Last updated on July 24th, 2018 at 08:19 pm
Many believe that technical debt arises, in part, because of a phenomenon known as the Tragedy of the Commons [Hardin 1968], which is an allegory that purports to demonstrate that the user communities associated with shared resources inevitably degrade those resources until they’re depleted. The allegory supposedly supports the thesis that only monocratic control of an asset can provide the strict regulation that prevents its inevitable degradation as a result of shared use. Advocates of this approach to limiting the degradation arising from the expansion of technical debt hold that assigning sole ownership of resources, resource by resource, is the only effective method of controlling technical debt.
The resources in question here are the assets that tend to accumulate, or are accumulating, or have accumulated, technical debt. Adherents of the theory would impose order by dividing each technological asset into one or more sectors, sometimes called development silos, with only one organizational unit designated as the “owner,” empowered to develop, maintain, or extend that sector [Bossavit 2013] [Morris 2012]. Irreconcilable disagreements about the direction or purpose of a particular sector of the asset presumably would be resolved by branching.
Ironically, such an approach would — and demonstrably does — produce significant technical debt in the form of duplication of artifacts and services. Moreover, it elevates costs relative to a truly shared asset, by reducing sharing, and increasing the need for testing. We can regard such an approach as dysfunctional conflict avoidance [Brenner 2016b].
Although at one time the Tragedy of the Commons was regarded as a universally valid concept in political economics, subsequent research has demonstrated that the principle it describes is not generally applicable. Hardin first described the Tragedy of the Commons in 1968, in the form of an allegory [Hardin 1968]. In his words:
Picture a pasture open to all. It is to be expected that each herdsman will try to keep as many cattle as possible on the commons. Such an arrangement may work reasonably satisfactorily for centuries because tribal wars, poaching, and disease keep the numbers of both man and beast well below the carrying capacity of the land. Finally, however, comes the day of reckoning, that is, the day when the long-desired goal of social stability becomes a reality. At this point, the inherent logic of the commons remorselessly generates tragedy.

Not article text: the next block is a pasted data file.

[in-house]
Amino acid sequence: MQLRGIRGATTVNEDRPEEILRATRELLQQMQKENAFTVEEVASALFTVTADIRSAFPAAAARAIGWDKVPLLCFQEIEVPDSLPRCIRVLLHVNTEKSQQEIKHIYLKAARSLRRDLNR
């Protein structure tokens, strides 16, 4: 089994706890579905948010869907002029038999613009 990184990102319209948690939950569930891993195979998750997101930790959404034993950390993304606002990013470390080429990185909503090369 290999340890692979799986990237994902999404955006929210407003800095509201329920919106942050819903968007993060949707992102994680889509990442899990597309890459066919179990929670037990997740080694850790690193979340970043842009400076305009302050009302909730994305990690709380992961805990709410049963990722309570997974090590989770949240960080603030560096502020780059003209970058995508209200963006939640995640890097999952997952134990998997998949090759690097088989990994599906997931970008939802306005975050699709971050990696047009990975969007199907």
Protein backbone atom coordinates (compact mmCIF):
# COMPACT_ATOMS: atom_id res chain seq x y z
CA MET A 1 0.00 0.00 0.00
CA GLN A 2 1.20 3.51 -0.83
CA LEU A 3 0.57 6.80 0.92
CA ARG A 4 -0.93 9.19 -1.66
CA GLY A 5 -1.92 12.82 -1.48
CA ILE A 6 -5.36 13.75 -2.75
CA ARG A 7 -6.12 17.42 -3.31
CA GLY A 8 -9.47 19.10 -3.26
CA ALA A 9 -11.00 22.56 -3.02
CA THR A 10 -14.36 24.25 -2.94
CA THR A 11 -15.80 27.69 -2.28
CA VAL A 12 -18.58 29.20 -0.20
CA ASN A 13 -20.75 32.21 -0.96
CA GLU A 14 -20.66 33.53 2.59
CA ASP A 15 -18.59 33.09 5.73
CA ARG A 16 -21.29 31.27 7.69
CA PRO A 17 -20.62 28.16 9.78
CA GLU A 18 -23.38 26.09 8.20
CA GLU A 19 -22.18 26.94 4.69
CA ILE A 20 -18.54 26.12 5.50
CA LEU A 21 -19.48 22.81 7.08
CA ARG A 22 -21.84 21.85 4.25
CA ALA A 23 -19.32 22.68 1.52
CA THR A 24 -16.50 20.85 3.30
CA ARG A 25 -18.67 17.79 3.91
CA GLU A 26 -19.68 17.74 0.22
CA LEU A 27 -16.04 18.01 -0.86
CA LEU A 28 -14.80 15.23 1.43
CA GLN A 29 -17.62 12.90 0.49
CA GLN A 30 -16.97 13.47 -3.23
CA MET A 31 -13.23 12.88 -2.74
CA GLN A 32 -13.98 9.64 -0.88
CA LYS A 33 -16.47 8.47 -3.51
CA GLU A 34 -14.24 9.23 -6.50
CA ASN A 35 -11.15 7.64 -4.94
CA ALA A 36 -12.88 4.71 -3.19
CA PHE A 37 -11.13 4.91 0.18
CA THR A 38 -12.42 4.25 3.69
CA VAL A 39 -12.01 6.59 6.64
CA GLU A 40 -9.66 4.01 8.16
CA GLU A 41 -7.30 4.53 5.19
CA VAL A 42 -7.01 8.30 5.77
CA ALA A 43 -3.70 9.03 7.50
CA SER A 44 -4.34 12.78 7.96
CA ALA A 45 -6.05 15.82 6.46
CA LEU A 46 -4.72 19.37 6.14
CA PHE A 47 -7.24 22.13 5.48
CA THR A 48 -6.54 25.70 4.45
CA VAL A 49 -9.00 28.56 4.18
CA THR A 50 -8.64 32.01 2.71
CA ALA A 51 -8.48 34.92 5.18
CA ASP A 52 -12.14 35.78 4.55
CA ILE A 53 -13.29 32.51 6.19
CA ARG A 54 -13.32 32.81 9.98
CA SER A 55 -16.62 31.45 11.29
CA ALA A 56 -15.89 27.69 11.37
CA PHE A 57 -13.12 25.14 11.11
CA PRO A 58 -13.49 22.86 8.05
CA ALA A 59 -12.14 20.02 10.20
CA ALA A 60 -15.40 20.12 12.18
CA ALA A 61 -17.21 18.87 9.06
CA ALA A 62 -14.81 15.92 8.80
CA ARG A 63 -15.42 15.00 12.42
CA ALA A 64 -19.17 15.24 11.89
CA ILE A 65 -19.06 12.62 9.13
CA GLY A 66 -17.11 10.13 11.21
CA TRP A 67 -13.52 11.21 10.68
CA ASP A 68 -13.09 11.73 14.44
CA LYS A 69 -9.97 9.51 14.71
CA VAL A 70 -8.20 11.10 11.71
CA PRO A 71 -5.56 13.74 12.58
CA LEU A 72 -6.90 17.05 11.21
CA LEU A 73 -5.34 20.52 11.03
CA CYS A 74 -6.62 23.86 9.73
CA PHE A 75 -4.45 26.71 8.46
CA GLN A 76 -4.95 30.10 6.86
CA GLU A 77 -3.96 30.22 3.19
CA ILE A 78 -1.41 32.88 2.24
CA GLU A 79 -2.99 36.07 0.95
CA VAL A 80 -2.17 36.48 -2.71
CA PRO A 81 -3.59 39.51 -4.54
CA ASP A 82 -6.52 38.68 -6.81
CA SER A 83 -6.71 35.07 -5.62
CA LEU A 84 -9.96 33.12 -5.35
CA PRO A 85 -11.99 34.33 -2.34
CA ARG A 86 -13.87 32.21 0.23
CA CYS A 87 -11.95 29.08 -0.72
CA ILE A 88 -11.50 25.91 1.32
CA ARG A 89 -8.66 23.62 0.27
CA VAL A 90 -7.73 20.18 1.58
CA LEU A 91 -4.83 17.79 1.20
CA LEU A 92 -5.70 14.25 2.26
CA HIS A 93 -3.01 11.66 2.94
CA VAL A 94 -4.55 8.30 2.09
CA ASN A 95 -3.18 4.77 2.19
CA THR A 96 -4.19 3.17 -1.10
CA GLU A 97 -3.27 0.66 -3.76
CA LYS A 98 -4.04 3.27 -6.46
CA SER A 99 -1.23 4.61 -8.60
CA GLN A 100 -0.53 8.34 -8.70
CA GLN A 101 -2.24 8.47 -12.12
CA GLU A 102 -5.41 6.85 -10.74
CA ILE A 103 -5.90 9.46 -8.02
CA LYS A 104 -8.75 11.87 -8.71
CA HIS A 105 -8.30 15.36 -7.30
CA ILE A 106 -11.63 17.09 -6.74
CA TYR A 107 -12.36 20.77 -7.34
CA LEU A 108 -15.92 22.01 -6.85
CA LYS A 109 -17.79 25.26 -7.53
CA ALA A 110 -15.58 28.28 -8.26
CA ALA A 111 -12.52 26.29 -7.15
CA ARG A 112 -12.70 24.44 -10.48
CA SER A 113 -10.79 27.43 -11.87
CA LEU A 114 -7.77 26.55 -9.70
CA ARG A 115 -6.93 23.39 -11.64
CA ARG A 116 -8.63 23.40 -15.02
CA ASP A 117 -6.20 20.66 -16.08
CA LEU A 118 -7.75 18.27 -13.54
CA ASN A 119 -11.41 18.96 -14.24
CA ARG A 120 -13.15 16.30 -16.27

As a rational being, each herdsman seeks to maximize his gain. Explicitly or implicitly, more or less consciously, he asks, “What is the utility to me of adding one more animal to my herd?”
Hardin then explains that each herdsman is compelled by the logic of the situation to exploit the shared resource to the maximum. Each herdsman puts his own interests ahead of the welfare of the resource.
And so it goes, supposedly, with technical debt. Each user of the shared asset expends resources on development, maintenance, and enhancement only to the extent that the expenditure is justified by immediate need. Retiring any legacy technical debt, or any technical debt accumulated in the course of meeting those immediate needs, is regarded as low priority. Because resources for debt retirement are rarely if ever sufficient to meet the need, technical debt grows inexorably. Eventually, the shared asset becomes unmaintainable and must be abandoned.
However, careful research shows that Hardin’s Commons allegory is not applicable to every situation involving shared resources. That same research casts doubt on the validity of the assertion that development silos are necessary in any approach to technical debt management.
Certainly there are many examples of shared resources degrading along the lines outlined by Hardin, such as the collapse of the Northwest Atlantic cod fishery [Frank 2005], but many counterexamples exist. Research by the late political economist Elinor Ostrom uncovered numerous examples of complex social schemes for maintaining common resources efficiently and sustainably [Ostrom 2009] [Ostrom 1990]. Ostrom studied and reported on systems that successfully managed shared resources over long terms — in some cases, centuries. For this work, she received the Nobel Prize in Economics in 2009.
As Ostrom’s research demonstrated, the problem with Hardin’s allegory is that it applies only to shared resources that are open to use by all without regulation. The misapplication of the Tragedy of the Commons is clearly described in a World Bank Discussion Paper by Bromley and Cernea [Bromley 1989]: